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I have my geodata layers processed in GRASS GIS. Its internal tools report that the topology has no problems, such as self- and mutual intersections.

Then I export the data to a GML file which then is converted to an OSM XML format, the last step preserving all coordinates intact. This OSM file is then opened in JOSM and validated, at which point quite a lot of self-intersections, duplicate nodes etc are found.

It was very confusing for me to understand where these problems come from until I noticed that they happen mostly on vertical (north-south) or horizontal segments of polygons.

Upon closer inspection I noticed that GRASS operates with floating point coordinates having 11 digits after the dot, and the GML and OSM files have 11 digits. The JOSM editor then shows only 7 digits after the dot in UI. Data exports from the existing OSM database has 7 digits. However if I re-save my own OSM file opened in JOSM as a new OSM file it retains 11 digits.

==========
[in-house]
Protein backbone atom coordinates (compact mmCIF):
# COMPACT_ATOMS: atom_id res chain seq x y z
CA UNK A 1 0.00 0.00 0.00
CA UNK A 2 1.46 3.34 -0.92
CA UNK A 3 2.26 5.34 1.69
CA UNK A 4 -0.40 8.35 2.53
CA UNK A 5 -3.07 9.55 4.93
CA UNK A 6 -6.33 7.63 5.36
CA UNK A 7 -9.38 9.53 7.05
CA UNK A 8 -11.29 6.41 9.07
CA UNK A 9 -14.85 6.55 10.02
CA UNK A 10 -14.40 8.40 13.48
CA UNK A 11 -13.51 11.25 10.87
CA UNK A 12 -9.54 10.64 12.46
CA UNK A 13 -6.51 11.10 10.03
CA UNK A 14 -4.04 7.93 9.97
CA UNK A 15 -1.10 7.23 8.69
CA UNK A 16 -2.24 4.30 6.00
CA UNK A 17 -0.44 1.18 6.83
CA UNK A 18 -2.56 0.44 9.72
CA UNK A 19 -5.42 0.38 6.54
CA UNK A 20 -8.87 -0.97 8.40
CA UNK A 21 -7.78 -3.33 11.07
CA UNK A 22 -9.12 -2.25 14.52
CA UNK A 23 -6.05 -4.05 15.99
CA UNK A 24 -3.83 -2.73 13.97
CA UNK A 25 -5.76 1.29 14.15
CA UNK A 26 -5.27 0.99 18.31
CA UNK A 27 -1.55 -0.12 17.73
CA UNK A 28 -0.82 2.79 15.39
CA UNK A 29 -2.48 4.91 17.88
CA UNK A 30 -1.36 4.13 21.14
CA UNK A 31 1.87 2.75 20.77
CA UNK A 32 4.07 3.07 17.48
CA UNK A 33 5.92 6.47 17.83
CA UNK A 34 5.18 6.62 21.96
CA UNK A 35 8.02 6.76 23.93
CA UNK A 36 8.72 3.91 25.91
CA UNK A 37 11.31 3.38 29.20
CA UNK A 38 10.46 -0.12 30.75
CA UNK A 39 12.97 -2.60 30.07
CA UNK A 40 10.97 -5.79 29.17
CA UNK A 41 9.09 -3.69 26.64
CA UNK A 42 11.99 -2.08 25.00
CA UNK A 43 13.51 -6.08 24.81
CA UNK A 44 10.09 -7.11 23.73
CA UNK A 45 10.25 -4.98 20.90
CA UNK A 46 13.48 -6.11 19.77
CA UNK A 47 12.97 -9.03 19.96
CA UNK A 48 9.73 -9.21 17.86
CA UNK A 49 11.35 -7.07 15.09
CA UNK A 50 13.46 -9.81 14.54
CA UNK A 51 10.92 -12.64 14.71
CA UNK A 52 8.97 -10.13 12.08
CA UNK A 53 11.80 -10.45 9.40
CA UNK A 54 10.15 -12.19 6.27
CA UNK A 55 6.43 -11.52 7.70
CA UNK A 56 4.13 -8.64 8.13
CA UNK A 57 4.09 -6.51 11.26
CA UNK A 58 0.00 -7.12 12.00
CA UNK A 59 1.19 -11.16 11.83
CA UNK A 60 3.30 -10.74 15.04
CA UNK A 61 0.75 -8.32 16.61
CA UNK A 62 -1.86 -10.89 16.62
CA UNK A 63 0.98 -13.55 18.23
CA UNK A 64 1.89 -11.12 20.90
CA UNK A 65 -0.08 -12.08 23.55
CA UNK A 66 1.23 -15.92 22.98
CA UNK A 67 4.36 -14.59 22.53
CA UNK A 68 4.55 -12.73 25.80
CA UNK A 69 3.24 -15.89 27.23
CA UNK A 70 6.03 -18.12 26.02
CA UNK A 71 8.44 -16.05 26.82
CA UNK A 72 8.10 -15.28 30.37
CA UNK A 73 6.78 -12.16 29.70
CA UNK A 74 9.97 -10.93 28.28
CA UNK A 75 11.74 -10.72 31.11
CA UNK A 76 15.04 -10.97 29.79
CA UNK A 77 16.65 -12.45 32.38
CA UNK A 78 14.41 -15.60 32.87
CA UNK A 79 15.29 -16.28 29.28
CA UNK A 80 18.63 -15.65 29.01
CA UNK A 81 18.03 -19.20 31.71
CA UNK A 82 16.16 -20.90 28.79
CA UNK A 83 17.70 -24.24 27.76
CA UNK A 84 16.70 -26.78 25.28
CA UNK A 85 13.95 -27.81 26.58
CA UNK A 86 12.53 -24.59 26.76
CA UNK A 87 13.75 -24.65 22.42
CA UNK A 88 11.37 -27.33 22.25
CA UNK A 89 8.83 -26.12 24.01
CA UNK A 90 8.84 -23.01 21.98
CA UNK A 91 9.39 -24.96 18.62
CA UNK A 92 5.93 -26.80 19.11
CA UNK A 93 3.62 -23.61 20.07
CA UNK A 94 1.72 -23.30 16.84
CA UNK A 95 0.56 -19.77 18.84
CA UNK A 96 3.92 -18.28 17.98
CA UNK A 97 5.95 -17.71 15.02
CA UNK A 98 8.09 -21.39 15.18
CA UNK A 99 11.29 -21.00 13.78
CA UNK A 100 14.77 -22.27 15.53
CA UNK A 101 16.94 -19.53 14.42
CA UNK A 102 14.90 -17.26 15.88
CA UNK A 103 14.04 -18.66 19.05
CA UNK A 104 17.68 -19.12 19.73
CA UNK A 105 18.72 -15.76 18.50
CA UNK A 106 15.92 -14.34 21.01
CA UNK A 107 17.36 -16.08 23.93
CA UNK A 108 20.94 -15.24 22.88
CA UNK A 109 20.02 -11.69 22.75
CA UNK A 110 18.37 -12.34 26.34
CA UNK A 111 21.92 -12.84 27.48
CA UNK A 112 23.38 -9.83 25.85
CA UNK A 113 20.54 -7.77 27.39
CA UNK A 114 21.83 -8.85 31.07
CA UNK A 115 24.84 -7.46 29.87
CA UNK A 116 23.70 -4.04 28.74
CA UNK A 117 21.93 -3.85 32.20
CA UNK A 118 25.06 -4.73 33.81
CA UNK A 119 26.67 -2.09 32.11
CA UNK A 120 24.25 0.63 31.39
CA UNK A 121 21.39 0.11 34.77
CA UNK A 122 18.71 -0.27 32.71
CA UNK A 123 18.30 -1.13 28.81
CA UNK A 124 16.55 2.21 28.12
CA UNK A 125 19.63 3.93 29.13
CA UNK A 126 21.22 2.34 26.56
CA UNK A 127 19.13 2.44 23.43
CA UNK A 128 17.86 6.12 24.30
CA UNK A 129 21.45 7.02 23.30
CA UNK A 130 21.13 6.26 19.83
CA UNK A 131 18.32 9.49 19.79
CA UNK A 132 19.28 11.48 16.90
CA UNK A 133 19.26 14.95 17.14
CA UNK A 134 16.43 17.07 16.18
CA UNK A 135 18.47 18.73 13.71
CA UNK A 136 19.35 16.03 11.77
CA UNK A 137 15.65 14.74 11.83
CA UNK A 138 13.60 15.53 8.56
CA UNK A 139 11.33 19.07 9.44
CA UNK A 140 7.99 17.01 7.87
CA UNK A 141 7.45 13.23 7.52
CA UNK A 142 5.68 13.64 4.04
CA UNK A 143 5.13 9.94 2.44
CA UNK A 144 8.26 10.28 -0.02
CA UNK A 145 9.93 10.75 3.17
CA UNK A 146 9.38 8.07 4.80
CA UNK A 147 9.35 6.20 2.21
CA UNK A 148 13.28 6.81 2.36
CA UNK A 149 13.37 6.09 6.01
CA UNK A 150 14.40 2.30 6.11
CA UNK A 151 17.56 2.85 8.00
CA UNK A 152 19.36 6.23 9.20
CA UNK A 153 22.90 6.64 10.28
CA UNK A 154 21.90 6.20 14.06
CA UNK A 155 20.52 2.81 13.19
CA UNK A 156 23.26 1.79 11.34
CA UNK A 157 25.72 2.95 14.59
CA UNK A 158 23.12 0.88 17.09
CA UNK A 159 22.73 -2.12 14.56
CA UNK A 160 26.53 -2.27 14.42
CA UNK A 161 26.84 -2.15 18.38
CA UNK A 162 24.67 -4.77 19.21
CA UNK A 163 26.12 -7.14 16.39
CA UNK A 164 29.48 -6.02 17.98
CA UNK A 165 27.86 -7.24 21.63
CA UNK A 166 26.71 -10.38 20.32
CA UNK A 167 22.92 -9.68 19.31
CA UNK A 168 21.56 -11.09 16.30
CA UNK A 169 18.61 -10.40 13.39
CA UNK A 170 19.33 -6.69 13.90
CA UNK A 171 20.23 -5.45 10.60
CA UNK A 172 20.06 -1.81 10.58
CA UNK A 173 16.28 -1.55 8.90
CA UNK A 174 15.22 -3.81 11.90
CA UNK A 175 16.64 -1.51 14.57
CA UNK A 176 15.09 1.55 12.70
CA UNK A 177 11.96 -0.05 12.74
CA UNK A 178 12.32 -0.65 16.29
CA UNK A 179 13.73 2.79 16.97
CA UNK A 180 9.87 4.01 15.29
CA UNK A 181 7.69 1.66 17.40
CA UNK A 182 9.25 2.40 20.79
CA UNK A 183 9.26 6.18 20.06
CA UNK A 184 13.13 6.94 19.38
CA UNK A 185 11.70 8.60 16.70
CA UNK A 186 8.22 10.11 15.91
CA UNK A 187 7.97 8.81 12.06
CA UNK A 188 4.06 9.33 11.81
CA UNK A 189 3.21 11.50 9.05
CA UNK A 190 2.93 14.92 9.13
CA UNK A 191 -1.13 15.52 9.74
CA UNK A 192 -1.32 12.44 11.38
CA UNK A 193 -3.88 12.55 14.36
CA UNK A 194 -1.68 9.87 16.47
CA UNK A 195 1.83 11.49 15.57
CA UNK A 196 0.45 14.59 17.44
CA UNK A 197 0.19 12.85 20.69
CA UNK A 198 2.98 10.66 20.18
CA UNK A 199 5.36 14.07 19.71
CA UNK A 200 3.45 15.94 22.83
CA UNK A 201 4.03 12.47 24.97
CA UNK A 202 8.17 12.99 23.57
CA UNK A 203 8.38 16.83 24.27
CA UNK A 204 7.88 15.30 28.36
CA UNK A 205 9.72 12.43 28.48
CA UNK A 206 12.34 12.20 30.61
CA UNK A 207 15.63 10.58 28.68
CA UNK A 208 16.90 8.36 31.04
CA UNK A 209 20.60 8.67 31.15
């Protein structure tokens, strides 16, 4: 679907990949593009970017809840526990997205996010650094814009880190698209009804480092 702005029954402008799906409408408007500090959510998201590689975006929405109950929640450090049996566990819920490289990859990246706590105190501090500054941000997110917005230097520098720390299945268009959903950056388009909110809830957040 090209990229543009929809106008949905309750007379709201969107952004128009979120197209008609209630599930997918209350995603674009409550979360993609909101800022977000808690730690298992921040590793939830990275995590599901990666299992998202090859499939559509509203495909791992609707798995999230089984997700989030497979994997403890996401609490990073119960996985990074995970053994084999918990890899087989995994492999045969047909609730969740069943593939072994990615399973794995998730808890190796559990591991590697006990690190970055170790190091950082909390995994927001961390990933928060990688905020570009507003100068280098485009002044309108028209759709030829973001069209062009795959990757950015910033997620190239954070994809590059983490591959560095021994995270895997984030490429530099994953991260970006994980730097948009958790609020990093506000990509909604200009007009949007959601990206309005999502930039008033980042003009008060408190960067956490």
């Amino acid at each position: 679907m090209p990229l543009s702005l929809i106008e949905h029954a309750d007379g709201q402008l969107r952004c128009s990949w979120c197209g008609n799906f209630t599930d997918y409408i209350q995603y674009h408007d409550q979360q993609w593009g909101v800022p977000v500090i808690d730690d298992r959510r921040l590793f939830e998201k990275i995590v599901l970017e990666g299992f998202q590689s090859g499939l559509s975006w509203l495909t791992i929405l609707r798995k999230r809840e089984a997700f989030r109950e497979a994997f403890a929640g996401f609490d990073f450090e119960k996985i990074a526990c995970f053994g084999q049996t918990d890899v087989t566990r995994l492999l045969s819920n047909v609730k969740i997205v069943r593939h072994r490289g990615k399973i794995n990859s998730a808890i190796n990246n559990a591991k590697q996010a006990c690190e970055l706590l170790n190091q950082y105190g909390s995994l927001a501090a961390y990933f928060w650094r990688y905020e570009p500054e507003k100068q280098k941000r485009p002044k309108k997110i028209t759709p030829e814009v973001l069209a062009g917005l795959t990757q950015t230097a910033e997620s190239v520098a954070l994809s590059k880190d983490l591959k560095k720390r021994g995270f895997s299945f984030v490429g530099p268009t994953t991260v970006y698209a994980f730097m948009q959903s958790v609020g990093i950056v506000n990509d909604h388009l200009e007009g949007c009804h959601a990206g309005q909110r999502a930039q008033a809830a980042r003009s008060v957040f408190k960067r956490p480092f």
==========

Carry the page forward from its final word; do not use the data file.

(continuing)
Can this reduction of precision lead to the types of topology problems I observe? If so, what is the best approach to avoid/fix them?

I can use GRASS to discover/fix topology problems, but native OSM tools/editors cannot do that, so my best bet is to somehow tell GRASS to use reduced precision.

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  • Could you post a screenshot of what you see in the JOSM validator? Or better yet, share a sample of the data? I often run into a similar problem with JOSM, and seems to have more to do with the file conversion being imperfect than any precision issues.
    – JoshC
    May 14 '19 at 11:30
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So far the only solution I could think of is to do the following sequence:

  1. v.out.ogr to export data from GRASS with 11 digits resolution to an GML file
  2. Process that GML file with a simple custom script that rounds all coordinates to 7 digits after the dot
  3. v.in.ogr to get the new rounded data into GRASS
  4. v.clean to snap, break, remove duplicate nodes, small areas, angles.
  5. v.out.ogr to export data out to a new GML
  6. Convert the final GML into OSM

After this long sequence JOSM validation tools find considerably fewer errors/varnings caused by intersections. So far I only tested it on smaller layers from my data set, but it looks promising to me.

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